Claims about pulsed radiofrequency for back pain and sciatica are premature

Our Review Summary

The main problems with this news release promoting an abstract from a radiology meeting are that it fails to mention the research is unpublished, and there are significant limitations which may well preclude a headline such as: “Pulsed Radiofrequency (pRF) Relieves Acute Back Pain and Sciatica.”

The touted benefits of pRF (pulsed energy applied to nerve roots of the spine by a probe) noted in this study are based on difficult-to-reproduce patient questionnaires, and framed with language that makes it very difficult for readers to place in an understandable context.

Although alternatives are nicely covered — benefits, costs, availability, and potential harms of the outpatient probe procedure are not.

We also reviewed a HealthDay news story about the study. Both the story and news release would have been improved with more discussion about cost, benefits and harms. Why This Matters

Chronic back pain that does not respond to conservative treatment, and sometimes includes shooting pain into the buttocks and leg (sciatica), is difficult to treat, a leading cause of disability, and poses a huge economic burden to both individuals and the health care system.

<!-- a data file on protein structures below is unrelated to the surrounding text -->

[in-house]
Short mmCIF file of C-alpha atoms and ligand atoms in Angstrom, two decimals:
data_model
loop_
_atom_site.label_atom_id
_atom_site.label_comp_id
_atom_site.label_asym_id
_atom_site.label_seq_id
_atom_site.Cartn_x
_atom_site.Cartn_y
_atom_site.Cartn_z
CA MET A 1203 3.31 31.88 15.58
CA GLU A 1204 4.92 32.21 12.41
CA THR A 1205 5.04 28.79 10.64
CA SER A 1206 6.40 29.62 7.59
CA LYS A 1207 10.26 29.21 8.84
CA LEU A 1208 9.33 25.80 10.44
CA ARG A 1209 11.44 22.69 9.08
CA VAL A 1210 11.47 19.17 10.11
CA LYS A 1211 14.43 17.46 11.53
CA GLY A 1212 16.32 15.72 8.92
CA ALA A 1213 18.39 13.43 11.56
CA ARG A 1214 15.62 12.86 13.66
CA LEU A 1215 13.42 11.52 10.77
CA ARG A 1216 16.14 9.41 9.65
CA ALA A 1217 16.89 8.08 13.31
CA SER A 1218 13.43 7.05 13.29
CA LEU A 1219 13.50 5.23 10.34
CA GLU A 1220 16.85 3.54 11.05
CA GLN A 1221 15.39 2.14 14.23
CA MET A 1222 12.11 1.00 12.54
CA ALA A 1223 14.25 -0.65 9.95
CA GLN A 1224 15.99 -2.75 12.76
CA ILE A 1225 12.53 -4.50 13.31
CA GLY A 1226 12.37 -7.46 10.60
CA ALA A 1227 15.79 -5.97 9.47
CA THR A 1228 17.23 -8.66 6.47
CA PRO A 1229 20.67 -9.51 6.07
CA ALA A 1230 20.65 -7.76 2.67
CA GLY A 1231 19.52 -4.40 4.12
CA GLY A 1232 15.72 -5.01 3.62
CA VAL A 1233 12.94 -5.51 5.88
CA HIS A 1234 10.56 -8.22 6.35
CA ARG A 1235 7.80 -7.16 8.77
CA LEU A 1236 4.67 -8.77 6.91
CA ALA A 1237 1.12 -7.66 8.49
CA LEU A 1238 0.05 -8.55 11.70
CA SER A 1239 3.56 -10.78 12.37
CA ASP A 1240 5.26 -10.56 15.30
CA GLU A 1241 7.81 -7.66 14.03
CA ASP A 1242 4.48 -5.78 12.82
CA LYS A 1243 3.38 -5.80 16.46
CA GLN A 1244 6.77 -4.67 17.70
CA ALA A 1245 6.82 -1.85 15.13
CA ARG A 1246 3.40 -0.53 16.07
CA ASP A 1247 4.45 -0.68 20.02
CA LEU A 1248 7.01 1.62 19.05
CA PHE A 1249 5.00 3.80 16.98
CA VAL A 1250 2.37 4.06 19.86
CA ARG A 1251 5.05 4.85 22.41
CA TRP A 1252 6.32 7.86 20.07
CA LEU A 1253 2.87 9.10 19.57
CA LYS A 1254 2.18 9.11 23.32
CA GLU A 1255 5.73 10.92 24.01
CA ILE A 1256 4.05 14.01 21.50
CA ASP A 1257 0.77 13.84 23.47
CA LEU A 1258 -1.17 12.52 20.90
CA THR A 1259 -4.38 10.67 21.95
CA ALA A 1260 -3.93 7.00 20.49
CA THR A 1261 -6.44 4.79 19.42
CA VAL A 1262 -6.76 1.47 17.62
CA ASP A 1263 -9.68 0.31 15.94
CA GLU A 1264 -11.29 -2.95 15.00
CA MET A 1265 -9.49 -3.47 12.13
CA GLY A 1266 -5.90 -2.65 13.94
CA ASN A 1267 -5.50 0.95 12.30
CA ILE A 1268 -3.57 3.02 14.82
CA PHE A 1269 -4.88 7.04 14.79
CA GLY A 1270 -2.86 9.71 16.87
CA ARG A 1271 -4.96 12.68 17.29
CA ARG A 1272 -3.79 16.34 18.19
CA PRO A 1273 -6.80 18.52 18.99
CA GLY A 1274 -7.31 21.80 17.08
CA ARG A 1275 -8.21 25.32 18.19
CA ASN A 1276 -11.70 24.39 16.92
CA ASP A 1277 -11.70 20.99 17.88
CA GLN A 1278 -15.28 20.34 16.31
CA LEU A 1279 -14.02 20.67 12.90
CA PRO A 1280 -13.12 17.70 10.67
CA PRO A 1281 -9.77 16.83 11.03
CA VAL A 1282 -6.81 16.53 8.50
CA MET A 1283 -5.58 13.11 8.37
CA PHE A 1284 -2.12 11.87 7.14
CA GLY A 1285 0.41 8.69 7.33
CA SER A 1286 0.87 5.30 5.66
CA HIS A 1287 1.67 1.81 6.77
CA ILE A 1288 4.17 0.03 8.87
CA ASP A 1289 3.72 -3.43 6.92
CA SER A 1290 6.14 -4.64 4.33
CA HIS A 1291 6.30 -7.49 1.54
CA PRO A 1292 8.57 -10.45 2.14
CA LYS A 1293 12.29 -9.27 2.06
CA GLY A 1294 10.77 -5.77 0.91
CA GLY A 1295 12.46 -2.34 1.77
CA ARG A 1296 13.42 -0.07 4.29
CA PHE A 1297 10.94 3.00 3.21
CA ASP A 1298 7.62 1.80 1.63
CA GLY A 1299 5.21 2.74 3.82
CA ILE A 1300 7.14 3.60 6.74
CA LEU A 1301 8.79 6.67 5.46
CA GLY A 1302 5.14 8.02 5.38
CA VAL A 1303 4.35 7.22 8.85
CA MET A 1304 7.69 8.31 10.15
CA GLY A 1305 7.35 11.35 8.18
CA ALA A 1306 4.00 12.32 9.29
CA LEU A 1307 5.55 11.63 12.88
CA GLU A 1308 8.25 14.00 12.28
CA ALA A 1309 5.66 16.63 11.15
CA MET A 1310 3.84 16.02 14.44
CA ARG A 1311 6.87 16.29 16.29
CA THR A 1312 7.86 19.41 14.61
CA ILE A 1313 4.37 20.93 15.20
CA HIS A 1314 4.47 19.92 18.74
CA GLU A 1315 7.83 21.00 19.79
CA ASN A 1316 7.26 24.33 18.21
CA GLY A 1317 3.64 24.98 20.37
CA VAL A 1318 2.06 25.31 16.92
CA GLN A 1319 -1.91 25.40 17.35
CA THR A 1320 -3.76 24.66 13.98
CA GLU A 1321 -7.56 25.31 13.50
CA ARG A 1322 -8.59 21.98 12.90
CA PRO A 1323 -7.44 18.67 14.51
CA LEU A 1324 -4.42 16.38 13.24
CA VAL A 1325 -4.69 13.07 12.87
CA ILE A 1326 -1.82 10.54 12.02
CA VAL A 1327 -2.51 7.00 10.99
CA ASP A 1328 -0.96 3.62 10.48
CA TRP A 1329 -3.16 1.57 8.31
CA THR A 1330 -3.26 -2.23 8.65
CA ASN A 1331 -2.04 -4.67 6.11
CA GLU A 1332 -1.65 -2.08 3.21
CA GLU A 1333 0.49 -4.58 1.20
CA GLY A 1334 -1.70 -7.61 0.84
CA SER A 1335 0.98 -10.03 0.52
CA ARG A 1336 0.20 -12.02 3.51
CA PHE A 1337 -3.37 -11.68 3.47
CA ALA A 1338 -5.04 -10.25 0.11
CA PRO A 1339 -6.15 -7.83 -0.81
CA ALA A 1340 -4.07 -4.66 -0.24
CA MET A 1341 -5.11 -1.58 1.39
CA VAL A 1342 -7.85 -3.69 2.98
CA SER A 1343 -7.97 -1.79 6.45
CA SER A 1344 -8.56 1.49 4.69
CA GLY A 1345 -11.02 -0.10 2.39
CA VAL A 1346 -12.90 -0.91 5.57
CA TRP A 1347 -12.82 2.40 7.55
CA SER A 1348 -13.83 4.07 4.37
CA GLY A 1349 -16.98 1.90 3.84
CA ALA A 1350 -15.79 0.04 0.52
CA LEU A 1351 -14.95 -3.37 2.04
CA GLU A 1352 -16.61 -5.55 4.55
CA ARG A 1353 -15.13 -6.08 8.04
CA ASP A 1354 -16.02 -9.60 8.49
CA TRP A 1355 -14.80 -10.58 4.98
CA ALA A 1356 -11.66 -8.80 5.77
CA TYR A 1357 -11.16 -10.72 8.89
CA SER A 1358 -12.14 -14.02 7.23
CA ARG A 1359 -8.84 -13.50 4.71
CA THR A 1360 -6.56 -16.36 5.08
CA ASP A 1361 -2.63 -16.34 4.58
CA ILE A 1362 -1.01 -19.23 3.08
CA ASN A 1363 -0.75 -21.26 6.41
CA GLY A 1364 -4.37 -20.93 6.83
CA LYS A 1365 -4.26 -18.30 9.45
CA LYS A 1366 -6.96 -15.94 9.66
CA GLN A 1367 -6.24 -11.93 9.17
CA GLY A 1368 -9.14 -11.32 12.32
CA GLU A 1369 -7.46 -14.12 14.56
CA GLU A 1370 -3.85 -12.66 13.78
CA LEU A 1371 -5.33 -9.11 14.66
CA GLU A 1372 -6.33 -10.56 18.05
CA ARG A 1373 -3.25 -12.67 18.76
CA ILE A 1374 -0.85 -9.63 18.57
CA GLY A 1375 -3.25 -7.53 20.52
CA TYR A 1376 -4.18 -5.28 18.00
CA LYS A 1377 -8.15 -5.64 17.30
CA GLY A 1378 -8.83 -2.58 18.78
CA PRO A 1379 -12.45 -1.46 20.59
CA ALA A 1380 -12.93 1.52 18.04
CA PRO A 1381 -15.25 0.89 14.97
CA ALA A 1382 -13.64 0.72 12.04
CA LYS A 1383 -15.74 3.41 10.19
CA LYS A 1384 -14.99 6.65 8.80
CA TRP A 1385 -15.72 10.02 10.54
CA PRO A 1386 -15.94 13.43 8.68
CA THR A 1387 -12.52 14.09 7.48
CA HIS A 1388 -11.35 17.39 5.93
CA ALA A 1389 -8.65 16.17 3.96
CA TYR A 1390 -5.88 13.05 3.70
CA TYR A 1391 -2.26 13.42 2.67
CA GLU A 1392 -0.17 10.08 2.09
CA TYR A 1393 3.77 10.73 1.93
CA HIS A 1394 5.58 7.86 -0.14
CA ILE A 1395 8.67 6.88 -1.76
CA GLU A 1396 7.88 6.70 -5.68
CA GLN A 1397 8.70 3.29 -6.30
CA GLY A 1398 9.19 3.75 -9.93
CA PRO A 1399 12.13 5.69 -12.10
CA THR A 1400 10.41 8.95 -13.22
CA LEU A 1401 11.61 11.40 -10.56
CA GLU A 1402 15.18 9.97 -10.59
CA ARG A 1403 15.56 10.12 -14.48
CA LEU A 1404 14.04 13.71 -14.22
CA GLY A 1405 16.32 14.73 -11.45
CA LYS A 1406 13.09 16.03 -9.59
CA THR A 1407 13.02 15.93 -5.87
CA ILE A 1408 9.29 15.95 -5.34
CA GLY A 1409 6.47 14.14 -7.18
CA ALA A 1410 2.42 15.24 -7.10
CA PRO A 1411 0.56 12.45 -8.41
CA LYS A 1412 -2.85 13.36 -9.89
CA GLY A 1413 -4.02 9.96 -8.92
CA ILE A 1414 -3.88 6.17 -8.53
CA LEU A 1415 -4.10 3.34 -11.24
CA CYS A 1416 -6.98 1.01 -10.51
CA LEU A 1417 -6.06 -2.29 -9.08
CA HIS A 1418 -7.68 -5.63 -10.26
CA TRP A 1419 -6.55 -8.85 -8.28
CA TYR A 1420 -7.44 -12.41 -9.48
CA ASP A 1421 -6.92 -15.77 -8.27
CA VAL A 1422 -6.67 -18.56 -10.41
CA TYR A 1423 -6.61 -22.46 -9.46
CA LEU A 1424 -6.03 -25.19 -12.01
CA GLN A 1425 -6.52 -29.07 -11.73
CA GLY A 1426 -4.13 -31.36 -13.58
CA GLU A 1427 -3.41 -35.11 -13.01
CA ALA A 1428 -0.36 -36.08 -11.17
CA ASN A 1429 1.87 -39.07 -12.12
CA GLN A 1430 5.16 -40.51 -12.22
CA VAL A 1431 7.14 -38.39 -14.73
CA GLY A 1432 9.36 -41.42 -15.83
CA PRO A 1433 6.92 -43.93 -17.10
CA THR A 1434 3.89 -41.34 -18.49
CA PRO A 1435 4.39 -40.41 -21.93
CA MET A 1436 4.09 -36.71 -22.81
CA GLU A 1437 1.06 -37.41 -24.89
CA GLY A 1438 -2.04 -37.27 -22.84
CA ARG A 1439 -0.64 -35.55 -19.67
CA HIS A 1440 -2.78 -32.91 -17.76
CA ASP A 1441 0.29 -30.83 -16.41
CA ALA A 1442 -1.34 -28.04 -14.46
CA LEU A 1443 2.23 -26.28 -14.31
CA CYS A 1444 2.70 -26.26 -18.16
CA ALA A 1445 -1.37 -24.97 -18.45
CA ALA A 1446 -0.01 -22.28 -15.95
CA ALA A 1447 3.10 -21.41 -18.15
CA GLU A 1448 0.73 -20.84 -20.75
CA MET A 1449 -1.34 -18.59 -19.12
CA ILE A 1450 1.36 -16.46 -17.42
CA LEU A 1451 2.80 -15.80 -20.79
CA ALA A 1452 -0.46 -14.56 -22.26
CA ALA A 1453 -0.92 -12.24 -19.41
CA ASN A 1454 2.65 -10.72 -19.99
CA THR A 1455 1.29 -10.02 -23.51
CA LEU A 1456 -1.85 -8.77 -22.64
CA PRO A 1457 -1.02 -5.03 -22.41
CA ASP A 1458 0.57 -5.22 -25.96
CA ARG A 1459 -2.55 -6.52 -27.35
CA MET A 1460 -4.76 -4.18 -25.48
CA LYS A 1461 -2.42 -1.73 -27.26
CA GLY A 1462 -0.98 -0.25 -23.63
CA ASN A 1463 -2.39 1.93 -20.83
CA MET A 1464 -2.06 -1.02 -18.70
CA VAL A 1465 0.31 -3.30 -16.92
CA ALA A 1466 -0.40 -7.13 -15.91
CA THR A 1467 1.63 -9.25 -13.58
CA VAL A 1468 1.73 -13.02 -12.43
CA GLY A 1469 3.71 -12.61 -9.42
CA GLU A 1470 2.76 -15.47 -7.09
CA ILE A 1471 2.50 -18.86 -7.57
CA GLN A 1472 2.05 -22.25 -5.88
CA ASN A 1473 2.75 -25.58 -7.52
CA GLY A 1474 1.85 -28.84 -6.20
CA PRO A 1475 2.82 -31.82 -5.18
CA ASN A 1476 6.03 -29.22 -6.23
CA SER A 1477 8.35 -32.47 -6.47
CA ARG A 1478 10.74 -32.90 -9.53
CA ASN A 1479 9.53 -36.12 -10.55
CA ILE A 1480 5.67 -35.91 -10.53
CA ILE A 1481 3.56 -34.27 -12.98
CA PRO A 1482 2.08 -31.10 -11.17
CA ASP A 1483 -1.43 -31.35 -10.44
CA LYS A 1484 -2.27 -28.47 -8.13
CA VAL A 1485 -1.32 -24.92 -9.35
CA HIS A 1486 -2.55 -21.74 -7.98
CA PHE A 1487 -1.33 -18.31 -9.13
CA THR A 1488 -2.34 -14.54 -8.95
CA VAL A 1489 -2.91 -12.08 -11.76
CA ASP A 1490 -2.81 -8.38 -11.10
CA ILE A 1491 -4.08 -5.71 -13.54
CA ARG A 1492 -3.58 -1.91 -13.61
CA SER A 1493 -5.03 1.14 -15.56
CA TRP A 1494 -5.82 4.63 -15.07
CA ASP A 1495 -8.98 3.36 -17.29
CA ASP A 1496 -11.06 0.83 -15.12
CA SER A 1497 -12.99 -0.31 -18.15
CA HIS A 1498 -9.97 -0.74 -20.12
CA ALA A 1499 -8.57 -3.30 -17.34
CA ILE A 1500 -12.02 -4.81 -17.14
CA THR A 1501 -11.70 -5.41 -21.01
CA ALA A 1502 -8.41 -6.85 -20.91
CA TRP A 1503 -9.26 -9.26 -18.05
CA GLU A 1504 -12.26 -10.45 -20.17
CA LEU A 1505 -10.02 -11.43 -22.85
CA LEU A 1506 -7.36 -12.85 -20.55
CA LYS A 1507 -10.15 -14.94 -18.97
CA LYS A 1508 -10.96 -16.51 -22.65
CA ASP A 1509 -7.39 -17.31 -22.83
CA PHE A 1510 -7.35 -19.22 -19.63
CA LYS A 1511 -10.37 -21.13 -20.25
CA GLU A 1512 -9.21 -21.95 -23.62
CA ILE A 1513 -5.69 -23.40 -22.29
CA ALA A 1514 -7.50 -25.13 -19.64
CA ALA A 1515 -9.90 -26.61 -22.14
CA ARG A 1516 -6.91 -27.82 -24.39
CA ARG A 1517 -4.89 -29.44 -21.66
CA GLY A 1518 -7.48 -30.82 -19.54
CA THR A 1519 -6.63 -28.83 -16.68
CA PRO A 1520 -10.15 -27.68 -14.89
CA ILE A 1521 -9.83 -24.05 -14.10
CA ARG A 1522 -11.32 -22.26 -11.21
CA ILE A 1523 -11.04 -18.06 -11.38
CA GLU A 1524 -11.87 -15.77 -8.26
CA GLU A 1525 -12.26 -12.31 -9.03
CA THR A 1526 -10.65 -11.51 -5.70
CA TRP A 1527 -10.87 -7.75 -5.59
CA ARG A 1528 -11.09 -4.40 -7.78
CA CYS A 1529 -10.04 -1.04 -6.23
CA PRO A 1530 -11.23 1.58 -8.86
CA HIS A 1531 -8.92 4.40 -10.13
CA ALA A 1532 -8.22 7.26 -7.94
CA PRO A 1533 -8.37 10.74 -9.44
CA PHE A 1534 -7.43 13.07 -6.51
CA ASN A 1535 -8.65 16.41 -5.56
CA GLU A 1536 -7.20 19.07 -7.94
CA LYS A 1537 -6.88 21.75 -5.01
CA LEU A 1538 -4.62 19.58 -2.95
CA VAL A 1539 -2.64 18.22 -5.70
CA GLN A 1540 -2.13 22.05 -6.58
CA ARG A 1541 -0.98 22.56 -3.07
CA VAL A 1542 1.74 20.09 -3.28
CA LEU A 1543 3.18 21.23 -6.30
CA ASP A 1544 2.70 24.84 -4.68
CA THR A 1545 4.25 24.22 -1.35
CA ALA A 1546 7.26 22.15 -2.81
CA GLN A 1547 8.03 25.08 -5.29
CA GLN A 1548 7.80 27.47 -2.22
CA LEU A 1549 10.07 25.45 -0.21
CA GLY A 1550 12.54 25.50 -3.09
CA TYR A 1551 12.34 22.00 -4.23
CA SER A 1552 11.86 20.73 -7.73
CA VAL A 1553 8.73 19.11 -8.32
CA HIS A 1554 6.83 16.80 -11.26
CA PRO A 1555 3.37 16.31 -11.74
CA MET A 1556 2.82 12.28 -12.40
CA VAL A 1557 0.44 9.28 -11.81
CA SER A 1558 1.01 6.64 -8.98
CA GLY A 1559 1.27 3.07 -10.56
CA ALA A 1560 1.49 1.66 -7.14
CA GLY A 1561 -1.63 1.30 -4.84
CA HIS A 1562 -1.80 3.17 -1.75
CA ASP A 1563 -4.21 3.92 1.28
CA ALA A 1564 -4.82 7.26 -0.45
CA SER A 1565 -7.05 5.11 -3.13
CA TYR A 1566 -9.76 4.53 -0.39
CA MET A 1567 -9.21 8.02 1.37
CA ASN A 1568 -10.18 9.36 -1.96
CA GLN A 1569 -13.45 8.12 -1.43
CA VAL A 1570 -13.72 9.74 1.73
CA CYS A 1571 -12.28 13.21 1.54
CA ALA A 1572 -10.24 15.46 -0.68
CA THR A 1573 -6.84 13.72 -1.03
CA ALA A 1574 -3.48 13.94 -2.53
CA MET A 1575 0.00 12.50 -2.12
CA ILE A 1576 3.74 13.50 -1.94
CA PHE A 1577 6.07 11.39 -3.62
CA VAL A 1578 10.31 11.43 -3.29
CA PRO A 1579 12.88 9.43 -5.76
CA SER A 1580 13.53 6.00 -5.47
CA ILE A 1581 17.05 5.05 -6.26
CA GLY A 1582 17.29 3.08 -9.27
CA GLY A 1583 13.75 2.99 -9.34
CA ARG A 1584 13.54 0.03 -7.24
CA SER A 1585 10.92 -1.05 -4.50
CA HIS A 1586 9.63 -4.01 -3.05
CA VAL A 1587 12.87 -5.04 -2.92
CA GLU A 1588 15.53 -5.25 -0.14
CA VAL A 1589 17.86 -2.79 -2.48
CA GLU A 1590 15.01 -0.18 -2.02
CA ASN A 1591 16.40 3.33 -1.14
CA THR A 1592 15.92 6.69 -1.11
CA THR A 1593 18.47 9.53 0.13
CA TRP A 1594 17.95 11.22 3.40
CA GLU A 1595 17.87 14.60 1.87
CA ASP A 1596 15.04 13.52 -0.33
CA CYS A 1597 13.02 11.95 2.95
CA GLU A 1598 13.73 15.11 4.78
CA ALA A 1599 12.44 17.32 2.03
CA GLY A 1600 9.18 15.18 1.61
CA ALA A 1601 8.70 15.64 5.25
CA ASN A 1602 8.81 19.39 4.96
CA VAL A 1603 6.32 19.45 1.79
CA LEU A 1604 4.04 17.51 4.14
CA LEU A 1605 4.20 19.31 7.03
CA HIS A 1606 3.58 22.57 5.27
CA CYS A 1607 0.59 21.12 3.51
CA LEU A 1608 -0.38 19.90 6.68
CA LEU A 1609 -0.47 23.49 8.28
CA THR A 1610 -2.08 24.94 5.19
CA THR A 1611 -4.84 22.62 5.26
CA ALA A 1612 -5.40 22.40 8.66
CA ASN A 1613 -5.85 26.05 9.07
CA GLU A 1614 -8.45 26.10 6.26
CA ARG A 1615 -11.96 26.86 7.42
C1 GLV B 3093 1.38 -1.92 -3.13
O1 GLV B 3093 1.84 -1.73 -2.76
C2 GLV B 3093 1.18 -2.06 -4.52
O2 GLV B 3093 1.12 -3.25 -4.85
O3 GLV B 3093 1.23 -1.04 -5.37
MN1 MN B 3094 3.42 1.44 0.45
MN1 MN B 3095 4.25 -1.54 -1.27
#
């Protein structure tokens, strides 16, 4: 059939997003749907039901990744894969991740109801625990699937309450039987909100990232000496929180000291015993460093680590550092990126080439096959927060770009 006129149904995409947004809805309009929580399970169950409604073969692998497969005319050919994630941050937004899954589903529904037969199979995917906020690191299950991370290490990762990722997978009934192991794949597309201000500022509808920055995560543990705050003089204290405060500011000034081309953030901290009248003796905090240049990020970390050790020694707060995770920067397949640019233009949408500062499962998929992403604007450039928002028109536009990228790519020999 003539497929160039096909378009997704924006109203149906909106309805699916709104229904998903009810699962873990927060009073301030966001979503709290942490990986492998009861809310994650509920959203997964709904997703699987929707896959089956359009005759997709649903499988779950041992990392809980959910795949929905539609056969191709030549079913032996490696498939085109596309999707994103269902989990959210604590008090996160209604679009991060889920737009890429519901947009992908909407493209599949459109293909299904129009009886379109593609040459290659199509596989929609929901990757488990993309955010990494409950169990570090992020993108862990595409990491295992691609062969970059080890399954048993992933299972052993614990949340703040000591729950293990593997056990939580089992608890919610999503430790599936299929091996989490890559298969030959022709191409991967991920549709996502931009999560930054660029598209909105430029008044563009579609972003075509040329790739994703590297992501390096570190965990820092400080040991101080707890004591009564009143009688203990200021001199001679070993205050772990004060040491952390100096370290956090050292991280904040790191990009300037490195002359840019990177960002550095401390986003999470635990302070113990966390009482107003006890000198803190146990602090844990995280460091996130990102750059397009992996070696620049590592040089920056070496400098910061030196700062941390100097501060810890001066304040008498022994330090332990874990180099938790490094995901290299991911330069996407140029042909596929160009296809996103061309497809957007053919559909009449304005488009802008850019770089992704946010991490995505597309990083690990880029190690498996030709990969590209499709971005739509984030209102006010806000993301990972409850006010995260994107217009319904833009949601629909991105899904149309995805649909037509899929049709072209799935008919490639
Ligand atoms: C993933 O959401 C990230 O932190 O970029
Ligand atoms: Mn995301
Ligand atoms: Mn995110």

Although the search for treatments that are “minimally invasive” are well-intentioned and much needed, this catchphrase can be quite misleading. As we’ve written before , many readers erroneously equate “minimally invasive” with more advanced and effective, and involving fewer complications and recovery time. Rather than prey on this notion, releases should clarify if procedures touted in this way even come close to meeting such expectations.

Many back patients have very straightforward questions they need answered: Do I need surgery? If not, what are my alternatives? How effective are those alternatives? What are the benefits vs. risks involved? What will it cost me? Not answering those questions clearly (or making it clear if the answers are unknown) does readers a disservice.

Back pain creates tremendous personal, family and economic burdens. In the majority of individuals, the source of the pain cannot be identified, and undoubtedly there are many different causes of back pain. If the source of pain in any individual can be identified accurately, specific interventions may be able to be developed to treat that subset of patients resulting in improved quality of life for those individuals and less economic burden. But it’s also important to keep in mind that in the vast majority of individuals, the pain resolves spontaneously without any residual disability.

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